NewsNorthern Arizona News


Navajo skateboarder goes viral, uses social media platforms to share culture

Naiomi Glasses .png
Posted at 3:11 PM, Apr 02, 2021

A 24-year-old woman from the Navajo Nation recently went viral on social media after she posted a video of her skateboarding in the desert.

Naiomi Glasses has been skateboarding since she was 5 years old. She said it helped her deal with some of the bullies she faced as a kid because of her bilateral cleft lip and palate.

"Skateboarding became a place to escape and be myself and be completely free," she said.

Glasses grew up skating in skateparks in the Valley. Her family moved back to the reservation when she was 12.

"That's when I realized there's a lack of skateparks," she said.

She said the closest park to her is an hour away.

A few months ago, she decided to try skating on the smooth sandstone near her house. She posted a video of it on TikTok and it's gotten 1.8 million views.

"I feel like everything like that has happened in 2020 has just been a blur and even now in 2021, I'm like whoa, this is insane. This isn't happening, is it?" said Glasses.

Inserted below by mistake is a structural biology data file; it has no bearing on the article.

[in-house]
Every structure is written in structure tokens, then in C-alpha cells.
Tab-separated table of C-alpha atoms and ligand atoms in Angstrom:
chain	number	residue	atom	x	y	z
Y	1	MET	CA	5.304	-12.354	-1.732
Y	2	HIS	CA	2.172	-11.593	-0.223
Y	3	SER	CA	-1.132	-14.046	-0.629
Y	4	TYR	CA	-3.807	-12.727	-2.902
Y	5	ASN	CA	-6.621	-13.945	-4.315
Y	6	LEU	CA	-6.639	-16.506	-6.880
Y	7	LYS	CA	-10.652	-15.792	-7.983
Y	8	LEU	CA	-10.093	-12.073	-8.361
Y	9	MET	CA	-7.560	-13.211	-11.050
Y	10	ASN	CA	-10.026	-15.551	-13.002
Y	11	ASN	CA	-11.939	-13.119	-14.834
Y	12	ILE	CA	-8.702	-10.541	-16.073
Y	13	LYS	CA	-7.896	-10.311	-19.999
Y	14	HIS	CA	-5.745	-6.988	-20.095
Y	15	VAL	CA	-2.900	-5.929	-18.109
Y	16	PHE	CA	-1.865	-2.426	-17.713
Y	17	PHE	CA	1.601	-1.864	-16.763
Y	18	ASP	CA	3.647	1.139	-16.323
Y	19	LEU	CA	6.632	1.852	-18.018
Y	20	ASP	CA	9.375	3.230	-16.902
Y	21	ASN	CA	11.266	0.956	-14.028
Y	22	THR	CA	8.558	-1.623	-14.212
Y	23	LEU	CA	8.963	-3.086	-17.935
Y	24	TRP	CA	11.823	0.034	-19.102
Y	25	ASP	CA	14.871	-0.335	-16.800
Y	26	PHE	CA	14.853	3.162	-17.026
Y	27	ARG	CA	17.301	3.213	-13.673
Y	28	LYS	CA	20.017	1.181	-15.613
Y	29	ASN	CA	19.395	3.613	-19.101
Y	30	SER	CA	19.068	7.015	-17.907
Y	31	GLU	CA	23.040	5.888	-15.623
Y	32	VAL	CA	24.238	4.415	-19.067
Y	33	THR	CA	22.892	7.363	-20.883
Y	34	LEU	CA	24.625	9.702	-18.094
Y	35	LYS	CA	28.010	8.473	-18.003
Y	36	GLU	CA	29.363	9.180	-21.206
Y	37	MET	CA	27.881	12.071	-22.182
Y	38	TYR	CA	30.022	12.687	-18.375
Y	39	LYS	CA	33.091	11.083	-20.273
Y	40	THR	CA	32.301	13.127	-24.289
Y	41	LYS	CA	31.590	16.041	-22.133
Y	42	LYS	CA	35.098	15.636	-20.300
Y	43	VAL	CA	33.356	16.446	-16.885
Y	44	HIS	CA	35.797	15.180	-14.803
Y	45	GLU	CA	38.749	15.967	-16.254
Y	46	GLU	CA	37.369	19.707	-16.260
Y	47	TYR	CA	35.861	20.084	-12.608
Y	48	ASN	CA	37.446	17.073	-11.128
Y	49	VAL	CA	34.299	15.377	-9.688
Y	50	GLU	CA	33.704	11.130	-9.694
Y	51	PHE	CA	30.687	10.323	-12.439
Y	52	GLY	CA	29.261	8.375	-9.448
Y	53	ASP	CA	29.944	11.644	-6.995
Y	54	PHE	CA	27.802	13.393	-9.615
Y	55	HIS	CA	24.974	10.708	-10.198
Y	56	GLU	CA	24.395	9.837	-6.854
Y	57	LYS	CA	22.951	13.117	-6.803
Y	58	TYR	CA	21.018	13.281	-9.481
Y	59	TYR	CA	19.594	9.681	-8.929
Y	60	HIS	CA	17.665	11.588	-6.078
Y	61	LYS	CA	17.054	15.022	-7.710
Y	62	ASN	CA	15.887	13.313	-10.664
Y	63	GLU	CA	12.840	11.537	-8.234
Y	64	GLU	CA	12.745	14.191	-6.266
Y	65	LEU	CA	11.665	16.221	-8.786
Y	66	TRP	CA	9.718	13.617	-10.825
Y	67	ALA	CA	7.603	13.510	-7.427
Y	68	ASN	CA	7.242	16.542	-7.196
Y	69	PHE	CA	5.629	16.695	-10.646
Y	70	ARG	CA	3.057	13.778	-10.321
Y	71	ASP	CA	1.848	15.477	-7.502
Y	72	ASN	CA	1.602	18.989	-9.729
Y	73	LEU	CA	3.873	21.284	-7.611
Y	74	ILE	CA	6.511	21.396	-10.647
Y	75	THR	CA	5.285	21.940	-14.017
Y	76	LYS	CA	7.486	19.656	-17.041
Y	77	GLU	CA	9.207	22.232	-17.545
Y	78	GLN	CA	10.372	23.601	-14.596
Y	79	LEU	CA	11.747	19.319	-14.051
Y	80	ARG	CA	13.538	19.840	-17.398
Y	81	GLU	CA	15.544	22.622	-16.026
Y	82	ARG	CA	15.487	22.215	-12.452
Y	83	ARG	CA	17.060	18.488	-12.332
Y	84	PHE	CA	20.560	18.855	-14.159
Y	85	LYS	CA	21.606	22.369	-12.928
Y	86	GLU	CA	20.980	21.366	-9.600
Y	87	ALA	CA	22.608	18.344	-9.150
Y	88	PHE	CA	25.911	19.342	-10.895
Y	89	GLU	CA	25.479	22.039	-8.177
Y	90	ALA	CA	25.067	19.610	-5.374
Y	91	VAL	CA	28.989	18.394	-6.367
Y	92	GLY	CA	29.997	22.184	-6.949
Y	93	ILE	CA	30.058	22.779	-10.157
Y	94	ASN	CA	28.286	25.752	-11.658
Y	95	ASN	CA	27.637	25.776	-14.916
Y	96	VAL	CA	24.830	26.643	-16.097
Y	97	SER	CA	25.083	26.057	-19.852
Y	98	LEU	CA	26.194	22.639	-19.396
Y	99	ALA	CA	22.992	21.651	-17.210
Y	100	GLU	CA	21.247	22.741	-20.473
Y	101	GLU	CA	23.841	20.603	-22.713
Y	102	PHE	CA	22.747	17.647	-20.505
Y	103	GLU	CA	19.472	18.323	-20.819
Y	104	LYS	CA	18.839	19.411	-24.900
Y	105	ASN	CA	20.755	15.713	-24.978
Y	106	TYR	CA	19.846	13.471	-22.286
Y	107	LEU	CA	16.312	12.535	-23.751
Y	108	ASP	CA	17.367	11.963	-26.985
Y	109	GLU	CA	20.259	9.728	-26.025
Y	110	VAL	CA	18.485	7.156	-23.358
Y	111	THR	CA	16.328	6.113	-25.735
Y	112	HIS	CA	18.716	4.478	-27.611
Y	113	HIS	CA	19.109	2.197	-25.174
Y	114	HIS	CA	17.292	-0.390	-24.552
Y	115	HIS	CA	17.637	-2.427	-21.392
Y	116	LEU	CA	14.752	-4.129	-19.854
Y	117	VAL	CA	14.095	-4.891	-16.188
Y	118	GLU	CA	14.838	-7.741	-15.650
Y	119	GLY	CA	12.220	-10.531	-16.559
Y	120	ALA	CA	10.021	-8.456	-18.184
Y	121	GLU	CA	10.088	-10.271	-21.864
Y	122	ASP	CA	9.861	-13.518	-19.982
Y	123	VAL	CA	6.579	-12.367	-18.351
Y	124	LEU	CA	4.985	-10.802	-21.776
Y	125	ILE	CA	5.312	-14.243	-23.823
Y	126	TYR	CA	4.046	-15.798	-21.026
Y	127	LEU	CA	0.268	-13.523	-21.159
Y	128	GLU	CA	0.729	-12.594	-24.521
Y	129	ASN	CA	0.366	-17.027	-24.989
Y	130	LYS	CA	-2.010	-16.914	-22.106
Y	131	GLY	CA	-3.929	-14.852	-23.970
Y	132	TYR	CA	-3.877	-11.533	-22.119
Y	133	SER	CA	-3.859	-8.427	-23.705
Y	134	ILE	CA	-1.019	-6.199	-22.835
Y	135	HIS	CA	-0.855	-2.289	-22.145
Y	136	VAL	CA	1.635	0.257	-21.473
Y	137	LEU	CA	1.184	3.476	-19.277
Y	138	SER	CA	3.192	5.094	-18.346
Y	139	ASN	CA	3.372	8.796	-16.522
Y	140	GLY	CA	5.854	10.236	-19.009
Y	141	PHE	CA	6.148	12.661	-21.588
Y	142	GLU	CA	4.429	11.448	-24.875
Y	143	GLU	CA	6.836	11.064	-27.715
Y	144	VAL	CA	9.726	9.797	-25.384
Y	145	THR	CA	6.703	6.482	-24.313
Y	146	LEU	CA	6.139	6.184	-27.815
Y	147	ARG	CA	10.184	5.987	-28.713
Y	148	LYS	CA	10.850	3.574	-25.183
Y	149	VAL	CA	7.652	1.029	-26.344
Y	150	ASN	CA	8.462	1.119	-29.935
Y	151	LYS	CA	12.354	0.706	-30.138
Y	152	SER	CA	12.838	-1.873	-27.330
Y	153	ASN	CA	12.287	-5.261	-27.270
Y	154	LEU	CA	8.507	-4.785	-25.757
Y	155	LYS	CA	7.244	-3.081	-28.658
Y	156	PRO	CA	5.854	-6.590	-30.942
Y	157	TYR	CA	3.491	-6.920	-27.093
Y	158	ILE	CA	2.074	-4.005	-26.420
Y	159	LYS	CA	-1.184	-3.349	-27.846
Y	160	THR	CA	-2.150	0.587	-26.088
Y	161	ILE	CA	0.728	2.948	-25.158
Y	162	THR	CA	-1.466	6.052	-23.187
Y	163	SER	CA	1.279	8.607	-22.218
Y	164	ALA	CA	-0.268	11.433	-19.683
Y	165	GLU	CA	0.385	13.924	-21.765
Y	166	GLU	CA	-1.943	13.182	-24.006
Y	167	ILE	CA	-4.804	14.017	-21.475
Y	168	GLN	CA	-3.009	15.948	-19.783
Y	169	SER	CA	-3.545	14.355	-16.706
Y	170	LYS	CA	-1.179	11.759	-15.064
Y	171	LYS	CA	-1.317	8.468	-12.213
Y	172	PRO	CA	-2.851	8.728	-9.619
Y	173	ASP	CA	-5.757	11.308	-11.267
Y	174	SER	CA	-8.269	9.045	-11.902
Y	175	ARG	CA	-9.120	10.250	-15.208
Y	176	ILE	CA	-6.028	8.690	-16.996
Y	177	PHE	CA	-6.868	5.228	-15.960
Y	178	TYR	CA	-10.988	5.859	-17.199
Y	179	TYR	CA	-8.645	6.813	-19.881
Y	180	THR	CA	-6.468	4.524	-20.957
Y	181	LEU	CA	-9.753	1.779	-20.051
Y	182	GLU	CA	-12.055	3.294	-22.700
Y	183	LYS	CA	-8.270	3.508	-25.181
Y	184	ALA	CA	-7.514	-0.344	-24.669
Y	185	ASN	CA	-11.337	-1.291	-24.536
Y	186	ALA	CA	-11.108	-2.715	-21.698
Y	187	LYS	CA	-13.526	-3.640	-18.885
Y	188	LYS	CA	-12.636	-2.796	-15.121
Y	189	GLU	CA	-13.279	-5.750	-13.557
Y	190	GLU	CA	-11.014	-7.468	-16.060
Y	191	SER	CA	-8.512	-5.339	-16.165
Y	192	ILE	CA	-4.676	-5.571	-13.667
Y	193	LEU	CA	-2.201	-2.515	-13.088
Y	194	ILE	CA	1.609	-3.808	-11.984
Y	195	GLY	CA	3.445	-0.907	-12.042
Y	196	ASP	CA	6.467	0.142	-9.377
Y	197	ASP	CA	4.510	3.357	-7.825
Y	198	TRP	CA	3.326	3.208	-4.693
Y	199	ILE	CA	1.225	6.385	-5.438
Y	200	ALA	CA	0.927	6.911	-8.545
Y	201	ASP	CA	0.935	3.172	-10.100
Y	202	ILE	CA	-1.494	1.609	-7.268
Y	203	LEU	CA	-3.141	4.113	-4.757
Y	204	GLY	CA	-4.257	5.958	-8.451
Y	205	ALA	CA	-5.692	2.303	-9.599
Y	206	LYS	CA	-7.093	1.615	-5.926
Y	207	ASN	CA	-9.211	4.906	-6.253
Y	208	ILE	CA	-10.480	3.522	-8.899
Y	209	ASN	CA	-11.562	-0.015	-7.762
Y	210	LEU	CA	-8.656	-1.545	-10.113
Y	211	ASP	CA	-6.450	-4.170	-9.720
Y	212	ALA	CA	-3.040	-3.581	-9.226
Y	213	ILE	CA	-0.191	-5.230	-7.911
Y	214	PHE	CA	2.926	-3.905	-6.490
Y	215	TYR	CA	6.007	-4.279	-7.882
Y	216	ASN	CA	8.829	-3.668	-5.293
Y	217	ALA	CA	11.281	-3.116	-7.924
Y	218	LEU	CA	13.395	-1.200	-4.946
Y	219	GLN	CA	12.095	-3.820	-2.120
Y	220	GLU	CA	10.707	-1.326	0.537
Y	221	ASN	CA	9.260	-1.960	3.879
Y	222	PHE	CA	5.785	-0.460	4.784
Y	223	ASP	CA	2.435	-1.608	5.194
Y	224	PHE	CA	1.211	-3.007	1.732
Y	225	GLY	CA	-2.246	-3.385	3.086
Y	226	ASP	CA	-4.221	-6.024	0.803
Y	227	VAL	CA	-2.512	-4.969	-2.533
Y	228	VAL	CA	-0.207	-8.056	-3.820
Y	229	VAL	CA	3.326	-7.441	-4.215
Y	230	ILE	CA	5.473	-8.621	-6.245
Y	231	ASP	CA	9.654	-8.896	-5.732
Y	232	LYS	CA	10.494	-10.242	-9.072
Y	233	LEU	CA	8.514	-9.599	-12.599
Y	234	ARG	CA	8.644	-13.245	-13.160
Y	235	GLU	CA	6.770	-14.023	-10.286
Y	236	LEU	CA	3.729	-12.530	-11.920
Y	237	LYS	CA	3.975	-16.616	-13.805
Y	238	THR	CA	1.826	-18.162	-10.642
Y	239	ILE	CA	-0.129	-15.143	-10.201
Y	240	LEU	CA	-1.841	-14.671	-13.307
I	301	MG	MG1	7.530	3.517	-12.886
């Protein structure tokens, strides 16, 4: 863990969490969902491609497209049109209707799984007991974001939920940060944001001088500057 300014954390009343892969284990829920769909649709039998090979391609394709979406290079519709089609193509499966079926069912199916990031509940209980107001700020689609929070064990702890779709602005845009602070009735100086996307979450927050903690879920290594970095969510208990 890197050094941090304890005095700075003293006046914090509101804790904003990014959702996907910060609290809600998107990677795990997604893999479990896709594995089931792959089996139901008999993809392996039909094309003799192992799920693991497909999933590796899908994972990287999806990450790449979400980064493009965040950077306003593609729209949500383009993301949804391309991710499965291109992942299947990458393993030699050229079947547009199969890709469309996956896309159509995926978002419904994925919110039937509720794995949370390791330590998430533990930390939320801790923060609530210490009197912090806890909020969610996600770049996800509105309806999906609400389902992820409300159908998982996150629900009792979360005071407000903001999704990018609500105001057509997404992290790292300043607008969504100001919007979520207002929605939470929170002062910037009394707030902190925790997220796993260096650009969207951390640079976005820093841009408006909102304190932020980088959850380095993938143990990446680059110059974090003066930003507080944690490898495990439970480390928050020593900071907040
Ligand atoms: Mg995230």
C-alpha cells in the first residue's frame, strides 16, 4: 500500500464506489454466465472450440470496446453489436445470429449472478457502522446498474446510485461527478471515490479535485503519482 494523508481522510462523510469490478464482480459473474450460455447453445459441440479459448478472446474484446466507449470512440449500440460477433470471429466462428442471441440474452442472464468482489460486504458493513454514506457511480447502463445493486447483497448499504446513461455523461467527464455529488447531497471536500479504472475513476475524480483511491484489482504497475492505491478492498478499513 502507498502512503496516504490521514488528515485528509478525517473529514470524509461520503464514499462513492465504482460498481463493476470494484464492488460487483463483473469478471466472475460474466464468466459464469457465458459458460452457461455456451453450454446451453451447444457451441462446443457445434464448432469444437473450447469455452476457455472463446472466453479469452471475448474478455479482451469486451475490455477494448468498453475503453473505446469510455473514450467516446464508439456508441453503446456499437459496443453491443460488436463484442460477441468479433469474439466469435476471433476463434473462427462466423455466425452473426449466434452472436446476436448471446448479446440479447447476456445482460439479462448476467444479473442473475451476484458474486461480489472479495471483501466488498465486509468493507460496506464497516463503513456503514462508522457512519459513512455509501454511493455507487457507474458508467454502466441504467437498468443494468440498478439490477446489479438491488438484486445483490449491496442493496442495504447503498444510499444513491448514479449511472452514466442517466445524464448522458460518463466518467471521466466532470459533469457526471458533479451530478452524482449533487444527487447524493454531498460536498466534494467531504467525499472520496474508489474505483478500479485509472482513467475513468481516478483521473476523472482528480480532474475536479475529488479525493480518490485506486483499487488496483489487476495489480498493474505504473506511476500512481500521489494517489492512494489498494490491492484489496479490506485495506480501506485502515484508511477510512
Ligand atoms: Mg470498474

Teen Vogue even did an article on her, highlighting her efforts to bring more skateparks to the Navajo Nation.

"At least with skateboarding, if you don't have a team, you can do it on your own and I feel that would help so many kids tremendously," said Glasses.

She’s partnered with a group to bring more parks to the reservation, currently working to get one to Two Grey Hills in New Mexico.

Glasses loves skateboarding, but she said first and foremost, she's a weaver.

"I just [fell] completely in love with it, and it's become a career for me," she said.

She makes purses, saddle blankets and rugs with bright, colorful patterns.

A lot of the materials used come from the desert.

"The white is a natural sheep color and the red comes from cochineal," she said.

Glasses is hoping through her work, and with a growing audience on her social media accounts, she can share the Navajo culture with the world.

"Most importantly, it's to educate people that you know--as Native Americans, we are still here and our cultures continue and we're thriving," said Glasses.

Glasses does sell her weaving work online. She accepts custom requests as well.

Find out more on her website or Instagram.